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On a snowy winter evening, St. Moritz assumes the appearance of an ice castle floating in the middle of an Alpine valley. The blue and white lights twinkle against the dark sky and green, wooded hillside. When the snow melts away, it exposes an array of old and modern architecture.
Although the old Swiss village style is nearly gone, the Engadine Museum holds a collection of old Engadine architecture and interior decorative arts. Its wood panelled rooms and thatch roofs were familiar stylistic features hundreds of years ago.
Churches are examples of older buildings that lie farther into the countryside.
Muestair Monastery in the nearby side valley, Val Müstair, is among the oldest in tact religious sites in Switzerland. Charles the Great mandated its construction during the 9th century. It is a UNESCO World Heritage site for its historical significance, preservation, and astounding beauty.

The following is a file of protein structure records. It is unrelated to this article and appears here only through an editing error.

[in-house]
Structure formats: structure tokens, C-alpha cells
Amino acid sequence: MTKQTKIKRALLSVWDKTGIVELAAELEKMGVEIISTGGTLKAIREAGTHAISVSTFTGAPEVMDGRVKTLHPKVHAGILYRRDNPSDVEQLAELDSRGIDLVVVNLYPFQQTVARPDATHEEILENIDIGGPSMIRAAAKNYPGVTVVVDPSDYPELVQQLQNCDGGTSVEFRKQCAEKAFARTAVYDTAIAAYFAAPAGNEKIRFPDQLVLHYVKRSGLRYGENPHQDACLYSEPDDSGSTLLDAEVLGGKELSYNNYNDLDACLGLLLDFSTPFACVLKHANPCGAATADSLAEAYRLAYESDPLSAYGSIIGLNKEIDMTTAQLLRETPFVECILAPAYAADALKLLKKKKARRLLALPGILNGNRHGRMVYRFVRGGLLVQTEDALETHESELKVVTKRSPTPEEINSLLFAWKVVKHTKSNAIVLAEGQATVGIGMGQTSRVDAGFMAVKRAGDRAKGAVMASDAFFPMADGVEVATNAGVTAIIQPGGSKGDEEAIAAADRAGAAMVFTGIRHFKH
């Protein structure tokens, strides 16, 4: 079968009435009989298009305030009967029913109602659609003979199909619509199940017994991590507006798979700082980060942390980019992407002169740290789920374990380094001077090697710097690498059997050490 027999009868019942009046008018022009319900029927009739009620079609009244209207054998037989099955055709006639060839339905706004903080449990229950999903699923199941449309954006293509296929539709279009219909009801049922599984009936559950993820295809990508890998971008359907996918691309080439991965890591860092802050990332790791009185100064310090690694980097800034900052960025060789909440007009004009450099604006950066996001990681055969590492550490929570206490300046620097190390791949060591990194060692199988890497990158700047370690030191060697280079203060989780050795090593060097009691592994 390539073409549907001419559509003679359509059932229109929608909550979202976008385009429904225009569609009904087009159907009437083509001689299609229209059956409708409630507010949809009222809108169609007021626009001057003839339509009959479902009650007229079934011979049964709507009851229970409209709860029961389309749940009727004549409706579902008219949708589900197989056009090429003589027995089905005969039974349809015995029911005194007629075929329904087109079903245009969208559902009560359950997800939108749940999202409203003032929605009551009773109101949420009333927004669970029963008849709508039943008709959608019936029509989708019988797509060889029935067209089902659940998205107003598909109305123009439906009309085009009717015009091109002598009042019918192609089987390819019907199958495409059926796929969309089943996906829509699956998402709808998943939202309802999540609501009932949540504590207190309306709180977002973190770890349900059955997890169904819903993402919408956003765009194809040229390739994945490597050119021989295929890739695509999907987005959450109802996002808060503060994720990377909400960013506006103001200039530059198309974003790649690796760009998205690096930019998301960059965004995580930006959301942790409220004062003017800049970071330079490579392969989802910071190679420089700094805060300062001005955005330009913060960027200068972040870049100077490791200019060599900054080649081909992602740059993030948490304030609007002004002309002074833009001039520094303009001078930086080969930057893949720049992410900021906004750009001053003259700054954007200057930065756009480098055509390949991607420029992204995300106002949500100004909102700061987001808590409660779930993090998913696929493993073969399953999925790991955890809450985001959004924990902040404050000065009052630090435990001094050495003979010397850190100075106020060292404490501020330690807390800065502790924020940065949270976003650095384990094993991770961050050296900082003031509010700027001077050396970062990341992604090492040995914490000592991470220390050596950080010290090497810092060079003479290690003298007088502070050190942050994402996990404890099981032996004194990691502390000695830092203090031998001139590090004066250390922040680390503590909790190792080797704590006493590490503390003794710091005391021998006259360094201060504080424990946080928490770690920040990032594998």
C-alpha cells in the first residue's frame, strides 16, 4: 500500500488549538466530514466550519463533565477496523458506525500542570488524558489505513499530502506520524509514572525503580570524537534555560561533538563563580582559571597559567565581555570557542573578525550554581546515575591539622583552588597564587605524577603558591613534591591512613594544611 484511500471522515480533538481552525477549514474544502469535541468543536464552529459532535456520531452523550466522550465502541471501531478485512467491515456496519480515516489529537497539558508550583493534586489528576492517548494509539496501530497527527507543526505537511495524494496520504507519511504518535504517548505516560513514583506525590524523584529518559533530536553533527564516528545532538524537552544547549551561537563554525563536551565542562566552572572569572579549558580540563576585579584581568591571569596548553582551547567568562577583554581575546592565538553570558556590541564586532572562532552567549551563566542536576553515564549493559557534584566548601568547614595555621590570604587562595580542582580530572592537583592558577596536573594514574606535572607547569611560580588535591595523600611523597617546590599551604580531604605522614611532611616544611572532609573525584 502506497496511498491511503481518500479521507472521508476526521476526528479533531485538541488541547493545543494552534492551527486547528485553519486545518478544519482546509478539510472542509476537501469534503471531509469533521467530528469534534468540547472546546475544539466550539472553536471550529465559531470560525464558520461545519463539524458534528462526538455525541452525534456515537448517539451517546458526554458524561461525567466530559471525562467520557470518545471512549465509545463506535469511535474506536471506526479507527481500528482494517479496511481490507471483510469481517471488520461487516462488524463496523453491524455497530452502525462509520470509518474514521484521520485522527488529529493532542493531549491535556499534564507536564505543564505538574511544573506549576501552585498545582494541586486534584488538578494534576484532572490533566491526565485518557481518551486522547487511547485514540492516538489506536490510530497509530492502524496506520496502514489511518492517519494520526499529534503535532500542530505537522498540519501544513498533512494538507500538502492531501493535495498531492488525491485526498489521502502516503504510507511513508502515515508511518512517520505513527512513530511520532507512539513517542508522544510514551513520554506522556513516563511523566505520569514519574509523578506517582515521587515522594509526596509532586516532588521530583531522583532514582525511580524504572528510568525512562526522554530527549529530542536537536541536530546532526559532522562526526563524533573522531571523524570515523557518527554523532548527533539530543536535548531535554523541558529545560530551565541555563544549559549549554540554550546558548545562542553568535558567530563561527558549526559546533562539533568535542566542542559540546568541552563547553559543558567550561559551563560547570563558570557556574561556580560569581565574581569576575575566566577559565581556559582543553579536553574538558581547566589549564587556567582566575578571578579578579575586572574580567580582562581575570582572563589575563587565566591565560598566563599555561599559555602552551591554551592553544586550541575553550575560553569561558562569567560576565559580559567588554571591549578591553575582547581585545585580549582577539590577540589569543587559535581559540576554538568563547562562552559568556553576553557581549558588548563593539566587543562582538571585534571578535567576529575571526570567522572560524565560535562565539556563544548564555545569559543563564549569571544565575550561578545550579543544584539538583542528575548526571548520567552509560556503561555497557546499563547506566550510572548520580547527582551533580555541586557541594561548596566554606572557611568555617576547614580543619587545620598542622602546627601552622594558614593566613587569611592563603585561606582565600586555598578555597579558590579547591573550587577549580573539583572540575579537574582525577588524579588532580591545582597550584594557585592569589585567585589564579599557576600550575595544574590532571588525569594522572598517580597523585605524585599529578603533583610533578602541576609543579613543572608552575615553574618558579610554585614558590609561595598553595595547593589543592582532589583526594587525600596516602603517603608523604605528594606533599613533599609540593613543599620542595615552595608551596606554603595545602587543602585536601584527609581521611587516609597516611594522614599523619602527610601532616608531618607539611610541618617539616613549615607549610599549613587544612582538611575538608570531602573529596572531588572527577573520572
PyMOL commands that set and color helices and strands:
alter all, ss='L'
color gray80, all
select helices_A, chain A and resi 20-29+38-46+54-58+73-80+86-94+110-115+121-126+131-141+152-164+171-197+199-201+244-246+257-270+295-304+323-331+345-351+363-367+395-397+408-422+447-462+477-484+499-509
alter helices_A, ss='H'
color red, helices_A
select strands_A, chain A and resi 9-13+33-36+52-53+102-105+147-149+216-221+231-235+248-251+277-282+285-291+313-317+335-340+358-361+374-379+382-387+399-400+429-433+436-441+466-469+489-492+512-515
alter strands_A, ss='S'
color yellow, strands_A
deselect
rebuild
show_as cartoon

These sites seem unbelievable in comparison to the contemporary landscape of St. Moritz. The parabolic shop windows and tiered hotel plazas have long been local trends. The Chesa Futura apartment building is a monument that combines past architectural techniques with futuristic materials. Perhaps, this is an indication of the future vein of Swiss architecture.